I’ve received a few negative reactions to my essay, Who’s A Druid?, wherein people will go on
and on about how my definition of Druid is just so wrong.
But I’m not defining the word Druid, I’m defining Reformed Druid.
Do English teachers no longer teach the use of modifiers?
I got an email a while back from a guy going on about our choices for Honorary Druids. He went on and on, basically with his panties all in a wad about how the Dahli Lama can’t be a Druid etc.
He didn’t read the modifier: Honorary. And when I pointed it out to him he still didn’t get it. It
was like talking to a wall.
Now, getting back to my essay, it is true that having used the adjective at the beginning of the
piece, I dropped it’s use but only because once used, it is understood that the adjective is implied, just as on our websites, once it is established that the kind of Druid we are discussing is the Reformed kind, it’s no longer necessary to use the adjective every time. For example, at reformed-druids.org it’s not necessary to use the word Reformed anywhere ever again, since the domain name tells everyone that we are talking about Reformed Druids, and not Reconstructionist Druids, or Revivalist Druids or any of the other kinds.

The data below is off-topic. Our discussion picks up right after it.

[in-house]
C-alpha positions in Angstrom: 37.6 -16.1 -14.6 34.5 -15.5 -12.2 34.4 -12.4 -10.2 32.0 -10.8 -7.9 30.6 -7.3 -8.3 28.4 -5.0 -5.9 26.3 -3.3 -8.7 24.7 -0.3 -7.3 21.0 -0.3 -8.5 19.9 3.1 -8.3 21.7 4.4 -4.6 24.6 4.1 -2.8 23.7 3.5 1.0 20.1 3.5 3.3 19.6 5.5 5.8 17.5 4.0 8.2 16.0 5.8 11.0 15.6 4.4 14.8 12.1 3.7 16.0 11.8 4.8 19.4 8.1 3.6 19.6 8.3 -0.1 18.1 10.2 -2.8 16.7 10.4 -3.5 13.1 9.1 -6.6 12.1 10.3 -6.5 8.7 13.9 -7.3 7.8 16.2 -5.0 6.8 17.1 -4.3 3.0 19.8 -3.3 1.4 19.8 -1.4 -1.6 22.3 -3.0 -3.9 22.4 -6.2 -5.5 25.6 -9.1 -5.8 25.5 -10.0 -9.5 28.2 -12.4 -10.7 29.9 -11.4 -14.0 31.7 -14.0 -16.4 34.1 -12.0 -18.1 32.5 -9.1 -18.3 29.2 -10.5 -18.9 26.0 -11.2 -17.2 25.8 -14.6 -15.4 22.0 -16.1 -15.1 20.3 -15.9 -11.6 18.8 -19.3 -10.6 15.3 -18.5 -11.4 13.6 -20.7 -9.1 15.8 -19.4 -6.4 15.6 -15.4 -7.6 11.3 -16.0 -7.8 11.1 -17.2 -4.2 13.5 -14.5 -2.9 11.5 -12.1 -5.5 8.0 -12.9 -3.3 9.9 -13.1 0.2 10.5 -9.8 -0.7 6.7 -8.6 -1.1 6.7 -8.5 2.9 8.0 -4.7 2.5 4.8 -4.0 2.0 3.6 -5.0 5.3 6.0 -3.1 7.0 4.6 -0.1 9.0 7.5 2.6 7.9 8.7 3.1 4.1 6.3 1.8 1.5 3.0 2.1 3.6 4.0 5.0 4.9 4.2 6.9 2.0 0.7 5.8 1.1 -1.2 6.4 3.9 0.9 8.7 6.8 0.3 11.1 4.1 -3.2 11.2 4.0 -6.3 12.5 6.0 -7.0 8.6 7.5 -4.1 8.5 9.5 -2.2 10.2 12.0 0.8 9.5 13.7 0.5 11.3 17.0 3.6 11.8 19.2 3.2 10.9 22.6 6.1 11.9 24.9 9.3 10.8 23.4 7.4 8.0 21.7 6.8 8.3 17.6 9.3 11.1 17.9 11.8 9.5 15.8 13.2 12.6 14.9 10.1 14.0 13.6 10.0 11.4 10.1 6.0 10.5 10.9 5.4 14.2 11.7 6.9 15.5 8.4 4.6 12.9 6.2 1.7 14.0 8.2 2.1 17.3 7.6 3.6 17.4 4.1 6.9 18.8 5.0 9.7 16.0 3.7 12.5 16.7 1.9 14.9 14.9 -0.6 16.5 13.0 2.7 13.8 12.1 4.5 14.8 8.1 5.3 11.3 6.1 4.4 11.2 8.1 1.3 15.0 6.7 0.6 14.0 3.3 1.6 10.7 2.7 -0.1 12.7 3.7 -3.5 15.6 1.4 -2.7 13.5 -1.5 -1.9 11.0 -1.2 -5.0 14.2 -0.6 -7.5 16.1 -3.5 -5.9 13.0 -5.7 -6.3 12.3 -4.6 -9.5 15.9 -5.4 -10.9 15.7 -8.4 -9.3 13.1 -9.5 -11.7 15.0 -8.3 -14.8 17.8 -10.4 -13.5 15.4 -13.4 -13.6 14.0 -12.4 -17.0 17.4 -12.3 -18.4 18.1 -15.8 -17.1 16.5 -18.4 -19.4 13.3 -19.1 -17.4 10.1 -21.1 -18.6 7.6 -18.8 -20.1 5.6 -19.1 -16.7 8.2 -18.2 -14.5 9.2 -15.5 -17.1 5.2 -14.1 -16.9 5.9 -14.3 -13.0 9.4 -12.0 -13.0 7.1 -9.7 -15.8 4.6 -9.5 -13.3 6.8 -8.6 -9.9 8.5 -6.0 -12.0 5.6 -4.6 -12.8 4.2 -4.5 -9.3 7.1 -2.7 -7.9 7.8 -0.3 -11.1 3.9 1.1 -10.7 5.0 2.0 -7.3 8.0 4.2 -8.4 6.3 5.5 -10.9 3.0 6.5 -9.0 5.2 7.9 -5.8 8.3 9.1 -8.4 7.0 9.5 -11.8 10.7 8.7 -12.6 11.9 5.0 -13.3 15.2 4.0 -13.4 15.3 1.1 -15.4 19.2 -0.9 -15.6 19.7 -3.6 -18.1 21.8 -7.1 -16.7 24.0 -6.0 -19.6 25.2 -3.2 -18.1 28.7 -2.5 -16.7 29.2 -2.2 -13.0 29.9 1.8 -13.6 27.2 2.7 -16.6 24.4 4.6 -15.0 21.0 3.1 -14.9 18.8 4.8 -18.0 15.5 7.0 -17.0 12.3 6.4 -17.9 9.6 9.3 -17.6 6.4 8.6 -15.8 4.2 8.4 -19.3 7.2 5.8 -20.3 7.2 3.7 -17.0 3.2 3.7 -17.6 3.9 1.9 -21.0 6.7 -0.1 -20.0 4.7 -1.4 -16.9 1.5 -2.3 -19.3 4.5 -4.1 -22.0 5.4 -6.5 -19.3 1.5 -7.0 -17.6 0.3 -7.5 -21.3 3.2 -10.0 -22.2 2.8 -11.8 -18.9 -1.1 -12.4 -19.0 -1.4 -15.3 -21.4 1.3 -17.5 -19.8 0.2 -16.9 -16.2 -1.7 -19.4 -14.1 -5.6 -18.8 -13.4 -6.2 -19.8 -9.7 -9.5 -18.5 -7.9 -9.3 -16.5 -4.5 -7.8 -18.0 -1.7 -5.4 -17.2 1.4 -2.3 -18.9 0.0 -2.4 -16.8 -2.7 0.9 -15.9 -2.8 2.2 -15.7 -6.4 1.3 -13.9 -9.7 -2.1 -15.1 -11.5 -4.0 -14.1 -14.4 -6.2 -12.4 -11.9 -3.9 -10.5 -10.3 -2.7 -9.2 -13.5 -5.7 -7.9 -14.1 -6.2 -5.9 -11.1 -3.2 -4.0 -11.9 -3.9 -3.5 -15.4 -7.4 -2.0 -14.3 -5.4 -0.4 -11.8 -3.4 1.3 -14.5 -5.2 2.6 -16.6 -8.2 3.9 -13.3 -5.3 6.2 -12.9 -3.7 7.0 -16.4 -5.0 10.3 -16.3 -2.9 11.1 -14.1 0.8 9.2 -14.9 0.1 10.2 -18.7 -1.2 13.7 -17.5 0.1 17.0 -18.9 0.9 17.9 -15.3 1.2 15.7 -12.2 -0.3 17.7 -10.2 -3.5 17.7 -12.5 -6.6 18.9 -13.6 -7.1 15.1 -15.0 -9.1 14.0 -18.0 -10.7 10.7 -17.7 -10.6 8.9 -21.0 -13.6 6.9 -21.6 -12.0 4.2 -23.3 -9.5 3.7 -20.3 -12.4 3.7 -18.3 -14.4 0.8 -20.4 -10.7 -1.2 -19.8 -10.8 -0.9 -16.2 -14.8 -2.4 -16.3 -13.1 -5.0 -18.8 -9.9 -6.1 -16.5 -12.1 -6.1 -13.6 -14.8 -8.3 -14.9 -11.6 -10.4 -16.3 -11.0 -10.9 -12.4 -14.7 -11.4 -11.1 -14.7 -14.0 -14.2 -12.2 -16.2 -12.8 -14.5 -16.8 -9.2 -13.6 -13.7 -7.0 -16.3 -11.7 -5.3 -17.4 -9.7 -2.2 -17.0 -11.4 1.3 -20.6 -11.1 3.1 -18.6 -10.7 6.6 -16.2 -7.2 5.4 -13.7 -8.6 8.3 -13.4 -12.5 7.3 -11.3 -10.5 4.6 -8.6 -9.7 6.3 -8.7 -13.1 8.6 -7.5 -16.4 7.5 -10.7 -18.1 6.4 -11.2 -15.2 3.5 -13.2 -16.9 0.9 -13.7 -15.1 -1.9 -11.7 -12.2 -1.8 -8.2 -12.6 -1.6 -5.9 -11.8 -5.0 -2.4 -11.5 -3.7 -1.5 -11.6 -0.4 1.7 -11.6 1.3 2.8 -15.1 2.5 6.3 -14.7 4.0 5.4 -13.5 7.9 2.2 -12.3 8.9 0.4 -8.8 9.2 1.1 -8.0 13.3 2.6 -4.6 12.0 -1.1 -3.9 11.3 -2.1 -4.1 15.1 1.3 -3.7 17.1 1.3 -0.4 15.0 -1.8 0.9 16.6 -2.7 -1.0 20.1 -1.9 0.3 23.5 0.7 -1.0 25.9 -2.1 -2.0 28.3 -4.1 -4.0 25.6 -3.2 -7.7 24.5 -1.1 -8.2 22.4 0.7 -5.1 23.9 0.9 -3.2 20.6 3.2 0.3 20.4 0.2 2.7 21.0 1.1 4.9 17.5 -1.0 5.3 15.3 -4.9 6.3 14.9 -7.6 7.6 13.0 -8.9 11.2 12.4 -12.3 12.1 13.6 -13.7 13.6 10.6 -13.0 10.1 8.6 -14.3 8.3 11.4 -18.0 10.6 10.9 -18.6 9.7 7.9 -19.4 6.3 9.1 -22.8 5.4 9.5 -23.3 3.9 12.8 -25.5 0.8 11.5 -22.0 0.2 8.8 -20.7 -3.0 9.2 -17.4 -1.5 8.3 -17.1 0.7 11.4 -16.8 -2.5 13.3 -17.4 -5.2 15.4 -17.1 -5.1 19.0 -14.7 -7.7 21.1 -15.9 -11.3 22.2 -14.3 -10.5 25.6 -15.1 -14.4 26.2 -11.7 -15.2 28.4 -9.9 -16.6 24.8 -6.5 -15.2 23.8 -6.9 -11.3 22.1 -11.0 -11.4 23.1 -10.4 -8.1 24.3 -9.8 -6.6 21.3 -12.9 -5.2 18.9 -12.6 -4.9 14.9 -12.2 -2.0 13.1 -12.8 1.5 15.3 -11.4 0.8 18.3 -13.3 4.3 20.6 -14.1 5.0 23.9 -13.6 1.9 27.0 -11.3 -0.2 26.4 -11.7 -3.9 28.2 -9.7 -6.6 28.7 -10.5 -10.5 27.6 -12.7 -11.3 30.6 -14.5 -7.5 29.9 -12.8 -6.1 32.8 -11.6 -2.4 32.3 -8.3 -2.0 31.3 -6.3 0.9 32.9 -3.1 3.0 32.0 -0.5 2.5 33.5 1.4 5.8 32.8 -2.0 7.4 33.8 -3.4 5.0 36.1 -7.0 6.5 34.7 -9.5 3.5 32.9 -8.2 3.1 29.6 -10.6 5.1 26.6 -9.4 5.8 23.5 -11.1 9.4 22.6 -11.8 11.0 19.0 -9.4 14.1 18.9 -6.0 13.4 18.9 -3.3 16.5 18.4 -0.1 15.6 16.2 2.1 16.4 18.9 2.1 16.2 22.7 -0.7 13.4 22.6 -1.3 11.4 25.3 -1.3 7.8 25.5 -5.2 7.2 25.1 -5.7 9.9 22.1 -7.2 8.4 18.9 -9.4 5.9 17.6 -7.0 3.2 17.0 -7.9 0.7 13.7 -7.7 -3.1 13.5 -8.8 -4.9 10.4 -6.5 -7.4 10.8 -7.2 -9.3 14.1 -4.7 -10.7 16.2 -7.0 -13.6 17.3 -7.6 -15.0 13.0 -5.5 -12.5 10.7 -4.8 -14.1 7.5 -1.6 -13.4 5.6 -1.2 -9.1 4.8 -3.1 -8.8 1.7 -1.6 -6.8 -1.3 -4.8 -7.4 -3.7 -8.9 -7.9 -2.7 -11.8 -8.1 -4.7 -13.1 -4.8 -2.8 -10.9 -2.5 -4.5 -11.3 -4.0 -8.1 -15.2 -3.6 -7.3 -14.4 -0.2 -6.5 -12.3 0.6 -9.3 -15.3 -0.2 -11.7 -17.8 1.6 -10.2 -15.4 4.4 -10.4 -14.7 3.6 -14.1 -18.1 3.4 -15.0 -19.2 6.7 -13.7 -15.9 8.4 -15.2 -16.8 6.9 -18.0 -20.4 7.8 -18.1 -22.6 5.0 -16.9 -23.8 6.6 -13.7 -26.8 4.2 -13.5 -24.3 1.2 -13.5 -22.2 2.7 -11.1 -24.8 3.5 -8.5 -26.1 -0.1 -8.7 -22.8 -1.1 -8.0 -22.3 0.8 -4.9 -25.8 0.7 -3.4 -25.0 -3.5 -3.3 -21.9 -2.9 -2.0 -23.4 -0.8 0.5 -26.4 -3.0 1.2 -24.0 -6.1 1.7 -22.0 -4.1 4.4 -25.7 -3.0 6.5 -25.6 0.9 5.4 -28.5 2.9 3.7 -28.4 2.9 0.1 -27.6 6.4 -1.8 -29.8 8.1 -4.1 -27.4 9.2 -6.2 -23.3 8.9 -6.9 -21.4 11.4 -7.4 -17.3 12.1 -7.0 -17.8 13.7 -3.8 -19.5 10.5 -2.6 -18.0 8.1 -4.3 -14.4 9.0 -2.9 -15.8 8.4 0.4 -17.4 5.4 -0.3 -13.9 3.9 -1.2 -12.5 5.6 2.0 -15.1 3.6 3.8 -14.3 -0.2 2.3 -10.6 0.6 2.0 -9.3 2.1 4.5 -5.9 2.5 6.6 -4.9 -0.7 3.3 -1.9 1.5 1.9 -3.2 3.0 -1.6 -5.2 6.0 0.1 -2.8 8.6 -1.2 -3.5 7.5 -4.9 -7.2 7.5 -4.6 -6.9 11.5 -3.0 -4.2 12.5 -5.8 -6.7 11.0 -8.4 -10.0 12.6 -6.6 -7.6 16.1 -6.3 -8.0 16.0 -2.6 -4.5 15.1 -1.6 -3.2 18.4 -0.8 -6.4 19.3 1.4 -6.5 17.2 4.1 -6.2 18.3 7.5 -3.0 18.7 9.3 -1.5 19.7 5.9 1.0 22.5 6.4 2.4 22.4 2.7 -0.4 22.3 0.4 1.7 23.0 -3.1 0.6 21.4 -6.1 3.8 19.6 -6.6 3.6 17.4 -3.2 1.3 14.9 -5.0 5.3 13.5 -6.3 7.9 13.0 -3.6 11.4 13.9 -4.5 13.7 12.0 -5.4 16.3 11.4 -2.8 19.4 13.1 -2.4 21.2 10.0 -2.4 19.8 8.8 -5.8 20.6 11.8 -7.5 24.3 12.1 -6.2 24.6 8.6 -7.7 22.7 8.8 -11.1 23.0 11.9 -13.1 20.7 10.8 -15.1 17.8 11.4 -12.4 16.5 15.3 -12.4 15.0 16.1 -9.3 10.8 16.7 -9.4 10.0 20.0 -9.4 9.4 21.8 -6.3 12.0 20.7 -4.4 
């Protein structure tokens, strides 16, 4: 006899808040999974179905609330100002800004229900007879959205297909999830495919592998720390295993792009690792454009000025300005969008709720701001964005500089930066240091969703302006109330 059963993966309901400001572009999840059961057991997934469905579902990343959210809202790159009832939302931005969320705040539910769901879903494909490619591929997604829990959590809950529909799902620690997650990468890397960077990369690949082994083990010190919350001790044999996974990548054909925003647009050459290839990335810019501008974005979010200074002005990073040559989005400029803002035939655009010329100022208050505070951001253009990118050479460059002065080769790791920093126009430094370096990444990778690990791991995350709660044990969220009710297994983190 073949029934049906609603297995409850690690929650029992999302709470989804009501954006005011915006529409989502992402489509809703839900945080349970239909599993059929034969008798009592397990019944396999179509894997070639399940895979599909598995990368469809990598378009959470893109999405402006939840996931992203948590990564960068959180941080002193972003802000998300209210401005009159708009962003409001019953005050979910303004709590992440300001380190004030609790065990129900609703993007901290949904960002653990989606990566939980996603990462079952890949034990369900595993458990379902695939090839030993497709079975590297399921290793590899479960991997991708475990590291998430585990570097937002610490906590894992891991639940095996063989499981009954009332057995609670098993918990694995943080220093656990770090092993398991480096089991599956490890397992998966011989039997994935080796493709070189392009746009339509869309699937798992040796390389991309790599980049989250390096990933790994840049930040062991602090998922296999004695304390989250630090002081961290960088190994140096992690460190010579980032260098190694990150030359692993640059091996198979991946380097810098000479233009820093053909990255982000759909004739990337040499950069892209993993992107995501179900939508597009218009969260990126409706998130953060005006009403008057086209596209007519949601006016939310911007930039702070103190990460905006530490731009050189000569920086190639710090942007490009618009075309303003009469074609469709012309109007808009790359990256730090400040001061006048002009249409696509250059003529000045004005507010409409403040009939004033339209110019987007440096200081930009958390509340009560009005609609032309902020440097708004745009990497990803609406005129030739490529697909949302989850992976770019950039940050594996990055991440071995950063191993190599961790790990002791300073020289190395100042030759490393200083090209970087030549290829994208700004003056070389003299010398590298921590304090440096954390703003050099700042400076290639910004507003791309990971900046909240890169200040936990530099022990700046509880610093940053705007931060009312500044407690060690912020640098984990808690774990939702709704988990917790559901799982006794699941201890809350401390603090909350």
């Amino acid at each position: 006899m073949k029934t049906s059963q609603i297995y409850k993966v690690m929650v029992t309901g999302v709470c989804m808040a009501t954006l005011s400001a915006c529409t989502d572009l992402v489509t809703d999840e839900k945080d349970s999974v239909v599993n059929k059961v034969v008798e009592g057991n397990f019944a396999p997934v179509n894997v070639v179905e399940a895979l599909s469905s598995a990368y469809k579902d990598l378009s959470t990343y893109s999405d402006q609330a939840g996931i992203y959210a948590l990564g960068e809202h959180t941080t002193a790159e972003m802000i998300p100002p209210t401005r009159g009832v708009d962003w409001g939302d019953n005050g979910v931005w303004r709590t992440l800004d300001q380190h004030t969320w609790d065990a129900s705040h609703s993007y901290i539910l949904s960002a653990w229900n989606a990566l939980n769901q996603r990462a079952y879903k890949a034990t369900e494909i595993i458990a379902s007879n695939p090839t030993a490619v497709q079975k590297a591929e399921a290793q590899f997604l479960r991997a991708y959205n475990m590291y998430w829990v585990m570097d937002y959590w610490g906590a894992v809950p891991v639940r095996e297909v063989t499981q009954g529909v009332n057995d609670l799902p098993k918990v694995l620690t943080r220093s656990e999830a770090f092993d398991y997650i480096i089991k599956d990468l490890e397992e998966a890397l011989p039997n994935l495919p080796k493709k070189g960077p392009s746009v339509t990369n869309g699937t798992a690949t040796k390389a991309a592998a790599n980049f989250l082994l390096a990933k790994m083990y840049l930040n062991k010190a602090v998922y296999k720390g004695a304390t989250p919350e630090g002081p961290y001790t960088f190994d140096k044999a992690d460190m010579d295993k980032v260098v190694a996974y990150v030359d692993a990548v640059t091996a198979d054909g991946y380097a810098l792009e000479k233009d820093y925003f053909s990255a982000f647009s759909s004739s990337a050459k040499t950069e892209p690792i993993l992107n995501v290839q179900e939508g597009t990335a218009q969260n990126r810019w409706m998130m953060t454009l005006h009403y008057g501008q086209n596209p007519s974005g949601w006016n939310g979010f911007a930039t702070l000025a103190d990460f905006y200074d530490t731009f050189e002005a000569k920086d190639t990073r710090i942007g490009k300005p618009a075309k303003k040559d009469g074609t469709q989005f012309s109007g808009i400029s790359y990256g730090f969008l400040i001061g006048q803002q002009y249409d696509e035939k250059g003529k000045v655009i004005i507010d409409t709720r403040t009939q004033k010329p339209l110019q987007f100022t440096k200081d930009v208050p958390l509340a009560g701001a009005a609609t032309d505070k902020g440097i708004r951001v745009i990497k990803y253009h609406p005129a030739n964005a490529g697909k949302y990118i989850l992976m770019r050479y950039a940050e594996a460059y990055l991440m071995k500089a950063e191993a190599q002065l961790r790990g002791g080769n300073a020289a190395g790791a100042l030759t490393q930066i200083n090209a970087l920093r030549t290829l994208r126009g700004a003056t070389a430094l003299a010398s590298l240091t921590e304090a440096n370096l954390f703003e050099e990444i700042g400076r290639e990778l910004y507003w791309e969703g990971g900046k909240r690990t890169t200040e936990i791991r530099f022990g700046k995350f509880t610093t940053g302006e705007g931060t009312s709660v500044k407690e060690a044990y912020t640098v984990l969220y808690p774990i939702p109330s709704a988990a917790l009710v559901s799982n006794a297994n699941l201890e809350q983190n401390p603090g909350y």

It’s important to understand that there are lots of different ways to be a Druid today. Reformed Druids differ in focus and practice from ADF Druids, who differ from Henge of Keltria Druids, and who are further different than AODA Druids. Then there are OBOD Druids, who differ from them all. Even within the Reform (an umbrella term we use for all Reformed Druids) there are different flavors: RDG, RDNA, SDNA, NRDNA, HDNA ZDNA (and actually Henge and ADF are considered to be under this umbrella also, having evolved from the 55+ year Reformed Druid tradition).
Having pointed out that differences exist, I must now insist that those differences be ignored. Druids should come together as a brotherhood, embracing each other in spite of those differences and maybe even in celebration of them.